Spain 1-1 Germany: Super subs Morata and Fullkrug, technical quality and a very high line…


“A lot of the talk beforehand was about the midfield battle in Spain’s game against Germany but it was two substitute strikers that had the biggest say. Alvaro Morata put Spain in front midway through the second half before the Werder Bremen striker Niclas Fullkrug equalised late on to grab Germany a point. The result leaves Germany still without a win and with plenty of work to do to advance to the last 16. …”
The Athletic
NY Times: Germany meets the moment and keeps its World Cup hopes alive.

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Why some World Cup managers are using their full-backs to do very different jobs


“Louis van Gaal, the Netherlands head coach, has described his asymmetric lateral defenders as a ‘steering wheel’. That is, when Daley Blind (left wing-back) pushes forward, Denzel Dumfries (right wing-back) has to drop deeper and vice-versa. Full-backs, or wing-backs, being pivotal to a team’s chance creation is no longer novel at club level but is underpinning the attacking success of many sides in the first round of World Cup fixtures. …”
The Athletic

The Radar – The Athletic’s 2022 World Cup scouting guide


“Welcome to The Radar — the World Cup edition. Last year, for Euro 2020, we profiled 60 players that people were talking about — or would be by the end of the competition. Thirty-four of those players have since moved club. More teams means more players, so for the World Cup we’ve upped that to 100. The result is below, a carefully crafted guide to some of the best footballers on show in Qatar listed alphabetically by country — the heavyweight names, the rising stars and the under-the-radar players who could be coming to an elite club near you. …”
The Athletic

From Kudus to Gavi: eight players ready to break through at World Cup Federico Valverde, Gavi, and Rafael Leão.

“We pick the young stars well placed to shine in Qatar, ranging from Milan’s Rafael Leão to Real Sociedad’s Takefusa Kubo. … Rafael Leão (Portugal). A product of the Sporting academy, the attacker has become one of the most feared forwards in Serie A, helping Milan to their first title in 11 years last season and gaining a place in the league’s team of the year. In addition to height, the 23-year-old possesses plenty of pace and is often utilised on the flanks by Stefano Pioli. Leão is as adept at creating as he is scoring, making him a threat whether out wide or down the middle. …”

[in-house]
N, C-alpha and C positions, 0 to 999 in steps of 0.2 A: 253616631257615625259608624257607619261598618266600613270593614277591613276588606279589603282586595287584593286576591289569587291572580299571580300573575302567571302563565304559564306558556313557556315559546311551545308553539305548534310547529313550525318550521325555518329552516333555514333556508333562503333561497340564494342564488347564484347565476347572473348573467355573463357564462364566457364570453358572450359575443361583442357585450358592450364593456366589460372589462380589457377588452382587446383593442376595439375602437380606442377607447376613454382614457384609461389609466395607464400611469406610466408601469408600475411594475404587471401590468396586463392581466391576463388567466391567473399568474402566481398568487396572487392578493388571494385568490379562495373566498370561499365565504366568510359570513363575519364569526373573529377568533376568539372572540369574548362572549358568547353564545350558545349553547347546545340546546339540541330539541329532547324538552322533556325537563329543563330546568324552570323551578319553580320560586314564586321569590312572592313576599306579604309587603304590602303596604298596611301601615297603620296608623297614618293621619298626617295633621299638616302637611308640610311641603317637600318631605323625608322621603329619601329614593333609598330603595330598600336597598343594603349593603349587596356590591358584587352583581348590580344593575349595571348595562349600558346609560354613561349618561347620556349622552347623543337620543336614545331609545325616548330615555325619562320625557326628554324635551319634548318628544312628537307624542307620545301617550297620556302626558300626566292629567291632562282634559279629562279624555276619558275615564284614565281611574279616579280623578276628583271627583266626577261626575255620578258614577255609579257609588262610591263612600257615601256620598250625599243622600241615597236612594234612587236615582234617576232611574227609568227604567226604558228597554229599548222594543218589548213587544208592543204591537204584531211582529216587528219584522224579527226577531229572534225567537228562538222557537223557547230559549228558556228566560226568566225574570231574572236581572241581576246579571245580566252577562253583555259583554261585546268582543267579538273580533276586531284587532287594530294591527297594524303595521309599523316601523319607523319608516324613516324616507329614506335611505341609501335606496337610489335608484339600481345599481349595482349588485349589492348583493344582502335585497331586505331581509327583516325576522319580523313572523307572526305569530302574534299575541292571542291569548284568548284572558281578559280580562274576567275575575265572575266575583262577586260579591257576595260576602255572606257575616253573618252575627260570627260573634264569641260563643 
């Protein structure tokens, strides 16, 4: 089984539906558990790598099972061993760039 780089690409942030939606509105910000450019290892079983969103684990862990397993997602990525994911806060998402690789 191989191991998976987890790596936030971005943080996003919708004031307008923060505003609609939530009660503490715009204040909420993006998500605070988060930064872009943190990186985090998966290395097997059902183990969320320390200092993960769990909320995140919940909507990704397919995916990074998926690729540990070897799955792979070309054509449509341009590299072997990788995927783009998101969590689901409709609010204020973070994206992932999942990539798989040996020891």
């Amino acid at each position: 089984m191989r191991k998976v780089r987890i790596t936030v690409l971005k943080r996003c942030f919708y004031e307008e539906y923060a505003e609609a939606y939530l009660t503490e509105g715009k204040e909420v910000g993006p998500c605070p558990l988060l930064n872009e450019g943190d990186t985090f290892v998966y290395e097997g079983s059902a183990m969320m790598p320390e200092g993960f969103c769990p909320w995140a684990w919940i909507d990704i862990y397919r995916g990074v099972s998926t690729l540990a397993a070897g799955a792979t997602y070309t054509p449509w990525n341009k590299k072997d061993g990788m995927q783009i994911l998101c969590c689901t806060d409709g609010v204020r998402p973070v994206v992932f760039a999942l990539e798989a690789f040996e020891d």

Guardian

Mapping out Brazil’s Potential Route to the World Cup Final

“What if Brazil’s preparation for the 2006 World Cup in Germany had been more intense? What if Felipe Melo hadn’t received a red card in 2010? What if Neymar hadn’t been injured ahead of the semi-final in 2014? What if Thibaut Courtois hadn’t saved that shot from Renato Augusto in 2018? Brazil supporters are always looking back at the past, imagining a scenario where the Seleção have already won their sixth World Cup title. But now, with the help of our tournament simulator model, we can estimate the probabilities of the ‘Hexa‘ happening in Qatar 2022. …’
The Analyst

World Cup 2022 Group E guide: Spain’s young midfield stars and watch out for Germany’s triangles


“What should we expect from Spain? Where is Japan’s weakness? Are Germany playing differently under Hansi Flick? The 2022 World Cup is nearly upon us and The Athletic is running in-depth tactical group guides so you will know what to expect from every nation competing in Qatar over the coming month. …”
The Athletic (Video)

World Cup 2022 Group G guide: Tadic’s corners, Swiss pressing and a more complete Neymar

“What should we expect from Spain? Where is Japan’s weakness? Are Germany playing differently under Hansi Flick? The 2022 World Cup is nearly upon us and The Athletic is running in-depth tactical group guides so you will know what to expect from every nation competing in Qatar over the coming month. …”
The Athletic (Video)

World Cup 2022 Groups: The Predictions


“The 2022 World Cup is finally here, with the tournament in Qatar being the first held in the months of November and December since the first World Cup finals in 1930. The 22nd men’s FIFA World Cup tournament will see 32 teams battle it out in the group stage after qualifying via five different regions – Asia, Africa, South America, North America/Central America and Europe (no nation from Oceania qualified). From there, 16 will make it through to the knockout stages. …”
The Analyst

World Cup provisional squads explained: What are the rules and will they be made public?


“A month from today, it all begins. The World Cup in Qatar looms ever larger on the horizon and the countdown is on to the first of 64 games that will crown a winner at the Lusail Stadium on Sunday, December 18. Doubts persist over the suitability of Qatar to host this World Cup, as well as its readiness to welcome more than one million visitors, but the biggest names in football are about to descend on a tiny Gulf nation that’s half the size of Wales and roughly as big as the US state of Connecticut. …”
The Athletic
The Analyst: World Cup 2022 Guide to Each Group